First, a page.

Saturday, April 12, 2014

Perfect Chemistry by Simone Elkeles

Summary (from Goodreads):
When Brittany Ellis walks into chemistry class on the first day of senior year, she has no clue that her carefully created 'perfect' life is about to unravel before her eyes. She's forced to be lab partners with Alex Fuentes, a gang member from the other side of town, and he is about to threaten everything she's worked so hard for: her flawless reputation, her relationship with her boyfriend, and the secret that her home life is anything but perfect.

Alex is a bad boy and he knows it. So when he makes a bet with his friends to lure Brittany into his life, he thinks nothing of it. But soon Alex realizes Brittany is a real person with real problems, and suddenly the bet he made in arrogance turns into something much more.

In a passionate story about looking beneath the surface, Simone Elkeles breaks through the stereotypes and barriers that threaten to keep Brittany and Alex apart.
I have heard so many wonderful things about this author. This was my first book by her. I’m not sure why I’m only getting to this book now. Elkeles has been one of those authors I’ve been embarrassed to admit to never having read before. And I love that she deals with YA contemporaries that involve teens of different ethnic backgrounds than the norm.
That being said, I didn’t exactly love it. If I read it as a teenager, I most likely would have eaten it up. There’s a sizzling love story, there’s tons of family drama, there’s a boy from the wrong side of the tracks, there’s violence, there’s sex, there’s drugs, there’s drinking, and there’s a lot of growing up. It was also interesting to read about a main character whose sister has both a physical and mental disability.  In fact, what Brittany was most afraid of was her parents sending her sister away to a home.
I love that Alex and Brittany build a real relationship slowly over time. I love that both characters have enormous eye-opening moments of clarity where they really learn that no one has it easy. I can see why so many teens love this book. Nothing is really sugar coated. I thought the gang stuff would be from the writing style. But, it was definitely there. There’s drug deals and beatings. There’s murder and lots of suffering. I also like that Alex was a real teenage boy, with real teenage boy thoughts (as compared to an extremely romanticized version of a teen boy).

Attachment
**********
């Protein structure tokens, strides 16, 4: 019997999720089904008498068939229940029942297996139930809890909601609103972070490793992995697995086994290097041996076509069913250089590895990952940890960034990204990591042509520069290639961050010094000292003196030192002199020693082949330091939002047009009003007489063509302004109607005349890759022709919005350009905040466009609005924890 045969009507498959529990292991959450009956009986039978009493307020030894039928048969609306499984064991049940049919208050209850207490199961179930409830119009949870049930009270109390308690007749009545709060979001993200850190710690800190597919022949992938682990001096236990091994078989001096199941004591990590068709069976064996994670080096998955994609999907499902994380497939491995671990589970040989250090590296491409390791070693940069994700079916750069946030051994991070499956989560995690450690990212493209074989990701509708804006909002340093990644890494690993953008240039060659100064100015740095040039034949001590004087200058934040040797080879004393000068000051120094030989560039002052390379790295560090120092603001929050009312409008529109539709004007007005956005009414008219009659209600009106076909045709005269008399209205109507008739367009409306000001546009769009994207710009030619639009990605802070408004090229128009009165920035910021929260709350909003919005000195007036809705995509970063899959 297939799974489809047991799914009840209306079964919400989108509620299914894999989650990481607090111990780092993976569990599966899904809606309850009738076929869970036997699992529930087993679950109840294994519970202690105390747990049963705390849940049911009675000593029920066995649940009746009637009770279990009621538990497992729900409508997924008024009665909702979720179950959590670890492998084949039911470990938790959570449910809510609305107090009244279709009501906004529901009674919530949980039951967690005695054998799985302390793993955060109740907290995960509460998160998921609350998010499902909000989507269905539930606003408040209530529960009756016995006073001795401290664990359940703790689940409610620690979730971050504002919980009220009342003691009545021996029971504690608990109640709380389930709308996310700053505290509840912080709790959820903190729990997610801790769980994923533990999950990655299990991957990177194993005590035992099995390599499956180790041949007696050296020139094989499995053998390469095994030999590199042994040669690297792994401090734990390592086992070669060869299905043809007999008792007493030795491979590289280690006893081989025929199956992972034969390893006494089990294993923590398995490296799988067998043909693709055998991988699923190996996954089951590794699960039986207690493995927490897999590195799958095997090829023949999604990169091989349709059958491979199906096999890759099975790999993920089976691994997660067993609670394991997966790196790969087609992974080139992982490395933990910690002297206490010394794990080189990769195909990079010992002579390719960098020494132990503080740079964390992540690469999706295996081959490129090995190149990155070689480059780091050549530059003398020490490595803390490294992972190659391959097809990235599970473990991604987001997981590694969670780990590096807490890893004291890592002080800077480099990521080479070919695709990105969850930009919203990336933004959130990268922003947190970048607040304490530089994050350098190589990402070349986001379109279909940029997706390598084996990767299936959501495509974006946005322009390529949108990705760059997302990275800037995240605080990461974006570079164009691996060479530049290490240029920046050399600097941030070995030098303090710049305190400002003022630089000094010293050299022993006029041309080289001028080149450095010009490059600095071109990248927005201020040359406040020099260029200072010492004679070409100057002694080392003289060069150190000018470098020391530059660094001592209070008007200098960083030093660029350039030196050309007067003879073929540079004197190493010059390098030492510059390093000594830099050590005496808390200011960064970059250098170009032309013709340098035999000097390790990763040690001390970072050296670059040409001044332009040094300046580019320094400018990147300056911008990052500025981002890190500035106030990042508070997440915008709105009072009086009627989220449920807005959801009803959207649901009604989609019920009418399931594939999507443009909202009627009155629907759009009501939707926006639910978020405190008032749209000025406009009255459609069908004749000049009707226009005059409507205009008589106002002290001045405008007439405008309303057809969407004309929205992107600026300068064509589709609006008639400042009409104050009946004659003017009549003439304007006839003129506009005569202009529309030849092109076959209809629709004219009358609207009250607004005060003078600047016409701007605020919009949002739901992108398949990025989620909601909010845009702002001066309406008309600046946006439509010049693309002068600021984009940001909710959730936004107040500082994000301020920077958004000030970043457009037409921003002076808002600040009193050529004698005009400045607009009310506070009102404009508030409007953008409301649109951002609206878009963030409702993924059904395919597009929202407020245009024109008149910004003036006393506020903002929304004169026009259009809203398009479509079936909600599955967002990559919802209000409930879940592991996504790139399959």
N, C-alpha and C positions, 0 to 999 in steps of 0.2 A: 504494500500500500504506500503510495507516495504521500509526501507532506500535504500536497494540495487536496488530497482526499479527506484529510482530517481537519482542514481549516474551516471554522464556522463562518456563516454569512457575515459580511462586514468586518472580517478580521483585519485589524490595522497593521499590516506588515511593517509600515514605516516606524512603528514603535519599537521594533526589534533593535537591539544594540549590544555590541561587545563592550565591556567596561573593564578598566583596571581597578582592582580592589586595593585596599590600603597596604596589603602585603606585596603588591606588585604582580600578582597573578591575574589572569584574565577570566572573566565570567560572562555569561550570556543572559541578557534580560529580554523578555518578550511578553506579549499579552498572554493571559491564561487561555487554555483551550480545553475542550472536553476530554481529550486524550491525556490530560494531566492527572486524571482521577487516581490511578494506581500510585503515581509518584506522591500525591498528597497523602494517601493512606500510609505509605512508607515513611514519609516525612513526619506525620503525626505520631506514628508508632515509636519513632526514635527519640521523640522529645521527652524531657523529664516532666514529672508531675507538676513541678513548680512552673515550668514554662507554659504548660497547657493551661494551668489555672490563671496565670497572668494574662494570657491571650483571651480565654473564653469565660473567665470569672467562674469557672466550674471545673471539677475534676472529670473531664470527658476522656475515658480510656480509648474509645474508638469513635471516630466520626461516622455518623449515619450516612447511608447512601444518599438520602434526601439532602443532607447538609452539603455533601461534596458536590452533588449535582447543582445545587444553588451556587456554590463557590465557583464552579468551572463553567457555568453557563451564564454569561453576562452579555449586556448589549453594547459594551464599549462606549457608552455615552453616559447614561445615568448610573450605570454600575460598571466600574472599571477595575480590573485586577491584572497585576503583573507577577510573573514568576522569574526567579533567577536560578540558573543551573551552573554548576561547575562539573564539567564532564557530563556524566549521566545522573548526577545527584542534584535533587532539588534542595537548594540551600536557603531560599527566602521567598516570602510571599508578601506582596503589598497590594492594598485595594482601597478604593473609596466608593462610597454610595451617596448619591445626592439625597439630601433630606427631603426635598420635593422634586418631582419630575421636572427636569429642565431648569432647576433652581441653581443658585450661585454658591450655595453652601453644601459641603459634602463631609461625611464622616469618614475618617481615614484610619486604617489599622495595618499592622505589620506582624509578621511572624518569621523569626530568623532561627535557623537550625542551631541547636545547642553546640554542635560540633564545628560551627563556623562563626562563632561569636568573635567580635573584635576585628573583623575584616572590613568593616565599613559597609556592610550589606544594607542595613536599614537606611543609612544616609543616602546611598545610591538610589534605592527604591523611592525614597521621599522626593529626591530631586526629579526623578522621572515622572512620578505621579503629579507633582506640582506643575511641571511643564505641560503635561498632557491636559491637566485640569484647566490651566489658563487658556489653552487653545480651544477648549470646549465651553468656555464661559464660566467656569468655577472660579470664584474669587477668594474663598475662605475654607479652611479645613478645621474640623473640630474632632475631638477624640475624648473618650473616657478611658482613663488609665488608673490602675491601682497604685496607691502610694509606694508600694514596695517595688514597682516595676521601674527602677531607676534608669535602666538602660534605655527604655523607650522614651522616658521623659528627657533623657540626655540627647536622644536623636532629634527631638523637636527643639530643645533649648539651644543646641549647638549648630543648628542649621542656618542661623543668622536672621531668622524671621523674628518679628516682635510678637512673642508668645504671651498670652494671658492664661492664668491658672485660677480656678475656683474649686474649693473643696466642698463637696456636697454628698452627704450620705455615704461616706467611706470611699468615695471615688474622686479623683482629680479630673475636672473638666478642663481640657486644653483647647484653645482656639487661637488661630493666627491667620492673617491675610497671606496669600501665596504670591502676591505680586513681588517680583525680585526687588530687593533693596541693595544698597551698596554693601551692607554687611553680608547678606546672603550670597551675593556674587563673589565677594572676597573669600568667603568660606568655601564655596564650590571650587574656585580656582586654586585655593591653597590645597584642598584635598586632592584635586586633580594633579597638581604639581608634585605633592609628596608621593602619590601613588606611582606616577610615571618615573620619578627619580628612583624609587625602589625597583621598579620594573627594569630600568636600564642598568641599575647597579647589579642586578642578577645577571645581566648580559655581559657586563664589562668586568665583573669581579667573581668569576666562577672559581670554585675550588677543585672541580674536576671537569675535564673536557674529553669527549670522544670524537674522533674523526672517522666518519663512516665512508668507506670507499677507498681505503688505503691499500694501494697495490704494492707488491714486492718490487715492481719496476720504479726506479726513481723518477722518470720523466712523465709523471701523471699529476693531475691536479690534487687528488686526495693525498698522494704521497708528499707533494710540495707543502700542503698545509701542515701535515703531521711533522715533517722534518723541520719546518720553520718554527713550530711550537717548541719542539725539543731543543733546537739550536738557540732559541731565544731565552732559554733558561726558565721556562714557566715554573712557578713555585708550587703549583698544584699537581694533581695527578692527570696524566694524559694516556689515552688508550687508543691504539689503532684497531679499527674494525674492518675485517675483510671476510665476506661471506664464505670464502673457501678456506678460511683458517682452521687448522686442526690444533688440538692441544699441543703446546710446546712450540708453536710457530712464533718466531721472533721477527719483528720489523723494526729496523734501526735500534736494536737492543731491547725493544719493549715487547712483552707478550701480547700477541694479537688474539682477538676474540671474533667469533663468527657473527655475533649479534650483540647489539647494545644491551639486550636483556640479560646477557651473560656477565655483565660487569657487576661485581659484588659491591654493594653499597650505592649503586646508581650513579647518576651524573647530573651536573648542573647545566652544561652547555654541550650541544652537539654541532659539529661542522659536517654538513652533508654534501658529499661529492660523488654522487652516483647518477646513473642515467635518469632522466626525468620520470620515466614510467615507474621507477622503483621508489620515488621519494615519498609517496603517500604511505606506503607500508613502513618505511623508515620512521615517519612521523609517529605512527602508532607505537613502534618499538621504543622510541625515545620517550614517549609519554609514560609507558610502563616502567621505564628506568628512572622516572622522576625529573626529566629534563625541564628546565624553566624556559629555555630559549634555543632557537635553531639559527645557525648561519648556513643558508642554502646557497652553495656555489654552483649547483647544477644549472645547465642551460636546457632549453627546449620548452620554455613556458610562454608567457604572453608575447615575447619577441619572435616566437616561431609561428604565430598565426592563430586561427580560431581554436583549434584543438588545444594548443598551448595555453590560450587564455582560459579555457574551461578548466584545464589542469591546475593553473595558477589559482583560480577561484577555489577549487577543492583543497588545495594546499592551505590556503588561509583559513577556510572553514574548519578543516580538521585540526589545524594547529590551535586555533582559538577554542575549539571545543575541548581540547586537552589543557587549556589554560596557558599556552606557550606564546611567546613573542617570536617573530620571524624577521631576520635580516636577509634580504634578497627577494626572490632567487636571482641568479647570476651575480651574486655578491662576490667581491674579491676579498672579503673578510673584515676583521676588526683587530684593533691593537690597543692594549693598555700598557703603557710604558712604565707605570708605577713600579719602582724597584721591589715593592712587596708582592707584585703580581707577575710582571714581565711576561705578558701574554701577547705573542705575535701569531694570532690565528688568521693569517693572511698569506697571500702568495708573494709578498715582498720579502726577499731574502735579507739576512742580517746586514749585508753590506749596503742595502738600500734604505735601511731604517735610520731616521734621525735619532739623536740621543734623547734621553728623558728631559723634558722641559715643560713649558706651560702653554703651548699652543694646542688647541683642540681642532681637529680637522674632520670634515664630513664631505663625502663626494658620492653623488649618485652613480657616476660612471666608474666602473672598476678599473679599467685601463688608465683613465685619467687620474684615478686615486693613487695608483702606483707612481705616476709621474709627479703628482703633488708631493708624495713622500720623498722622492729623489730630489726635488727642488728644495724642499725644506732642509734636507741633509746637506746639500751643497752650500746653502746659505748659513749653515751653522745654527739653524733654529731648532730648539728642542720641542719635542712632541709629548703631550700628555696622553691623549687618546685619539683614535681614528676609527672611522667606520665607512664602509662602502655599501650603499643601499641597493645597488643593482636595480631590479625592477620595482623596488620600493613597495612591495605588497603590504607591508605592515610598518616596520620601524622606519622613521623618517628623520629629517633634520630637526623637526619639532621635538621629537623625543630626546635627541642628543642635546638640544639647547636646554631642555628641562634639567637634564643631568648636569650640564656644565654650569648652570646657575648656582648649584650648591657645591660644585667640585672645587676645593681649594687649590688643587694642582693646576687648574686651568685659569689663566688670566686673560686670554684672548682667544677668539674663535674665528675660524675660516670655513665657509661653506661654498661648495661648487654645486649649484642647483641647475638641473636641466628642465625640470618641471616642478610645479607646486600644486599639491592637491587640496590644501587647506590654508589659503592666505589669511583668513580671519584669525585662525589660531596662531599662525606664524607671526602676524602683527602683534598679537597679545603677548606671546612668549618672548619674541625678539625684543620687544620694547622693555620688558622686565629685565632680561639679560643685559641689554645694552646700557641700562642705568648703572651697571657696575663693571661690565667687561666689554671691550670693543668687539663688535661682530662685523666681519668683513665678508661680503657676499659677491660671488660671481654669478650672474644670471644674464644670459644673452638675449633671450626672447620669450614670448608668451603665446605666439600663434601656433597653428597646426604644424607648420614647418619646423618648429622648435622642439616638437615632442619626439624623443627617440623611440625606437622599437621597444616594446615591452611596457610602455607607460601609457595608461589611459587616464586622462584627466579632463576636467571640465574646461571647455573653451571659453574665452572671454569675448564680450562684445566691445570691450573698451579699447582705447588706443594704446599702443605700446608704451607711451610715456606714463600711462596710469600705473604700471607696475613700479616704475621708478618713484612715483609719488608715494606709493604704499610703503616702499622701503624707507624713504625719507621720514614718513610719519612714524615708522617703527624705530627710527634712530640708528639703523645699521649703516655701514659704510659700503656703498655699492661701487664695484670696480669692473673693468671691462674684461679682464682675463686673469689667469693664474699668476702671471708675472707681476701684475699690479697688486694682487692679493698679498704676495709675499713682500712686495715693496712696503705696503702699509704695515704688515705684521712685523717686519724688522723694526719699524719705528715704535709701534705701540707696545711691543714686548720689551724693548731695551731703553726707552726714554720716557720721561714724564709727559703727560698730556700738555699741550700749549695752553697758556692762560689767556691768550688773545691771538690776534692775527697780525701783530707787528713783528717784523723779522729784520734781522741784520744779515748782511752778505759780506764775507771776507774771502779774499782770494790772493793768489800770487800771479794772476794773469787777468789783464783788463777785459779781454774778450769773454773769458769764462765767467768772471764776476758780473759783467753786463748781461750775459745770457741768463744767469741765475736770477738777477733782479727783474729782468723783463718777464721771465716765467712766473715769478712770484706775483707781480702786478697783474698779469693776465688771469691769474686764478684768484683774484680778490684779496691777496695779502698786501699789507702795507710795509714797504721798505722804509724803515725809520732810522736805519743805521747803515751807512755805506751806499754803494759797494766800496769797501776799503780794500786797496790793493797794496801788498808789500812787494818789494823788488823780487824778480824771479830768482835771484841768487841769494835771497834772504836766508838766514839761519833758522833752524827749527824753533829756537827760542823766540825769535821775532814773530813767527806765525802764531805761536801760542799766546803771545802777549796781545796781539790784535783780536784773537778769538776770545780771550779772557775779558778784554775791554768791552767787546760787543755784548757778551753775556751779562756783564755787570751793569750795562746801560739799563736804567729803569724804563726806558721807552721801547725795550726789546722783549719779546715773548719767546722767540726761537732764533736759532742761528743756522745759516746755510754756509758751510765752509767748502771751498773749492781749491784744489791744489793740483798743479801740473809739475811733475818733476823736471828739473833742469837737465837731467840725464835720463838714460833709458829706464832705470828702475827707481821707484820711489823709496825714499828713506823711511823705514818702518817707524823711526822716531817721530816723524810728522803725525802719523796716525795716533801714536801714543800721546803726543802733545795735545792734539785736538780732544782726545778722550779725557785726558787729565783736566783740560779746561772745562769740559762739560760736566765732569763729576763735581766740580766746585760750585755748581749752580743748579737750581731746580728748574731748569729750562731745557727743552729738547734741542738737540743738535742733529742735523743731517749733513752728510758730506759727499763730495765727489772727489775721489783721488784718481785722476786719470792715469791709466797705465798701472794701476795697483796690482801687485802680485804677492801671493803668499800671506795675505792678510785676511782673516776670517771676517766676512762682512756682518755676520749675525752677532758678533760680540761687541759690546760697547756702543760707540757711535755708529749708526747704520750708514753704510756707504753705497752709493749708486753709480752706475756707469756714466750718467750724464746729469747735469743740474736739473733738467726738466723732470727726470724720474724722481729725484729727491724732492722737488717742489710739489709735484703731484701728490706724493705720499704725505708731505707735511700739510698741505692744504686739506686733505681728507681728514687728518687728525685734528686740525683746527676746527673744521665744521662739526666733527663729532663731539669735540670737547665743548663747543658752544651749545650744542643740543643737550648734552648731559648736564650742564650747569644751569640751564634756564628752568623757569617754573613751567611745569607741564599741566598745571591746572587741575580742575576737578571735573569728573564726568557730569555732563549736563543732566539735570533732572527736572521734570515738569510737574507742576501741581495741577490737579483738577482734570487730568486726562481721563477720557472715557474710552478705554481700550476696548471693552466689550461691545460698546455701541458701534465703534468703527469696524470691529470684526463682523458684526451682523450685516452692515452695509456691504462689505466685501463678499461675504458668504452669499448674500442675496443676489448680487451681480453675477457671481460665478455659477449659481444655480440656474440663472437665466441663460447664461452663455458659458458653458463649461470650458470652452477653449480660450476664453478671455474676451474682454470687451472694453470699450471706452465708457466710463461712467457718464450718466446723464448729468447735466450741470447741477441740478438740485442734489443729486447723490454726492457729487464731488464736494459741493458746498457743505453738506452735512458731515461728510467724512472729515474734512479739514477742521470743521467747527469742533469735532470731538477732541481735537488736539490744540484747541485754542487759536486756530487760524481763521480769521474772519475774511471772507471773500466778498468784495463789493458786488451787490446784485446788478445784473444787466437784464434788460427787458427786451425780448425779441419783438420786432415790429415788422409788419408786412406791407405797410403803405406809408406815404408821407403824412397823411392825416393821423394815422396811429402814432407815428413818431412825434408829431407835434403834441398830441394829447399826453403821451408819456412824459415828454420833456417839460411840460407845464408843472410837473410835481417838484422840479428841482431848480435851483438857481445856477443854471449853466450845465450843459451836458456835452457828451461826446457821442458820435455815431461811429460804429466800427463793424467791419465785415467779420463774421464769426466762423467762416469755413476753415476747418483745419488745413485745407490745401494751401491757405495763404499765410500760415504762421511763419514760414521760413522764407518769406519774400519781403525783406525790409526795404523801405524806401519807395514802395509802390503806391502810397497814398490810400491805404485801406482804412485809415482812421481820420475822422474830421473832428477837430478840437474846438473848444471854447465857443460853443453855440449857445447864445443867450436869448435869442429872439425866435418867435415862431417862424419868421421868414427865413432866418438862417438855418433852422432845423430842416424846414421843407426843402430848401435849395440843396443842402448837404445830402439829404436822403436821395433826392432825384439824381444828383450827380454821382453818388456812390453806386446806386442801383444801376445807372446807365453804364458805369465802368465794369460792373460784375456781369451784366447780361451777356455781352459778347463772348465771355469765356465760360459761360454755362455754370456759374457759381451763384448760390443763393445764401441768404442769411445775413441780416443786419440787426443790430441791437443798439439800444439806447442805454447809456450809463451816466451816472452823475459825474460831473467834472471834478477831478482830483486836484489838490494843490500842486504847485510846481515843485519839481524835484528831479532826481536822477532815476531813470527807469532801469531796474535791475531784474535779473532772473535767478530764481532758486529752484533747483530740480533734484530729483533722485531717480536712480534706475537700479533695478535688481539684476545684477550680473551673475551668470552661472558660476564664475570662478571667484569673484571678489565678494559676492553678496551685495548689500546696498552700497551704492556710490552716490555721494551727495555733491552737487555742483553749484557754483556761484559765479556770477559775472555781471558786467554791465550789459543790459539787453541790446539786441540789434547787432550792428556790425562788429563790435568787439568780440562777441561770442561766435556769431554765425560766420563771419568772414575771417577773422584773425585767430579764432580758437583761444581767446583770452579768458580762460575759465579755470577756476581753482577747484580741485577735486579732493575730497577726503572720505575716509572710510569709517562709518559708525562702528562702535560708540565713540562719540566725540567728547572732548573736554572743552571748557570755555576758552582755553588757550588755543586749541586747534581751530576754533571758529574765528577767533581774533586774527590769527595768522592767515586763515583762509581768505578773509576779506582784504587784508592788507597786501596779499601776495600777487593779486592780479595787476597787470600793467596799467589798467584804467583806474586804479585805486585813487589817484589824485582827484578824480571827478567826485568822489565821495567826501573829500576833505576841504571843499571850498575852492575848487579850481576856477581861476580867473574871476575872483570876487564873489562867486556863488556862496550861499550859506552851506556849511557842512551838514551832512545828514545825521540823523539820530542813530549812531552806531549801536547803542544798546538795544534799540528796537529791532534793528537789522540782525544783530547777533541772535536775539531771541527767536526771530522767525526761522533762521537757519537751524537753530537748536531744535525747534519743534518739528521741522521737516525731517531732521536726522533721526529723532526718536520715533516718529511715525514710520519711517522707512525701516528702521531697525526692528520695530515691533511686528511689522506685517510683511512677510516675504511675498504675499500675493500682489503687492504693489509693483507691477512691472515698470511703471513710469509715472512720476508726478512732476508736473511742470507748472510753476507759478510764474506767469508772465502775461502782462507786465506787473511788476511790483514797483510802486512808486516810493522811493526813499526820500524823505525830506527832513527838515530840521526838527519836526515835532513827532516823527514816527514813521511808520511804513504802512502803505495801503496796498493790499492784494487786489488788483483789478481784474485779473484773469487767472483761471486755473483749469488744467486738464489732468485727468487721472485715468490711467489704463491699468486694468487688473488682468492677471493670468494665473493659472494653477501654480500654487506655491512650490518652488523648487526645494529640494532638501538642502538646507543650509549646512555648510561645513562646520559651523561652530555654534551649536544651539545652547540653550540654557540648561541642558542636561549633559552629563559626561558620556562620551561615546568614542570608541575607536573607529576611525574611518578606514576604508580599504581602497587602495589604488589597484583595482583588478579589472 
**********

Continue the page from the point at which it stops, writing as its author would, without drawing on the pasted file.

I did think some people got over their prejudices awfully fast. But, maybe it sometimes works that way? I also feel like there is so much I never got to learn about either main characters’ parents. Like what was wrong with Brittany’s mother? And how could Alex’s mother keep so much from him? I liked the side characters and wished I could see more into their lives.
But the real reason I was not in love with the book was the writing style. Sometimes I’d get really annoyed when the author would write something, and imply something else and then re-iterate what she was implying. It made me feel like she wasn’t sure her audience would understand sarcasm. So she’d be sarcastic one second and literal the next, to make sure we go it. I always got it. And then it just felt repetitive.
But more than several moments of repetition was the layout of the whole thing. It read like most other YA contemporaries or even New Adult novels I’ve read. There is the formula. Boy and girl have to learn to work together for the greater good. Boy sees who girl really is. Girl sees who boy really is. Boy makes girl risk things. Girl makes boy risk things. Both try to make each others' lives better. Boy and girl have a falling out. Boy and girl get back together after life-changing decisions/actions are made.
Sometimes I like formulaic stories. But if a book is to work like that, than the writing better be excellent. And this writing just wasn’t. I did get lost in the love story. I did ship the two star-crossed teens. And I did pretty much finish the book in a day; it was rather addicting. I just wish the writing style was as mature as the topics. I give this a 7/10.

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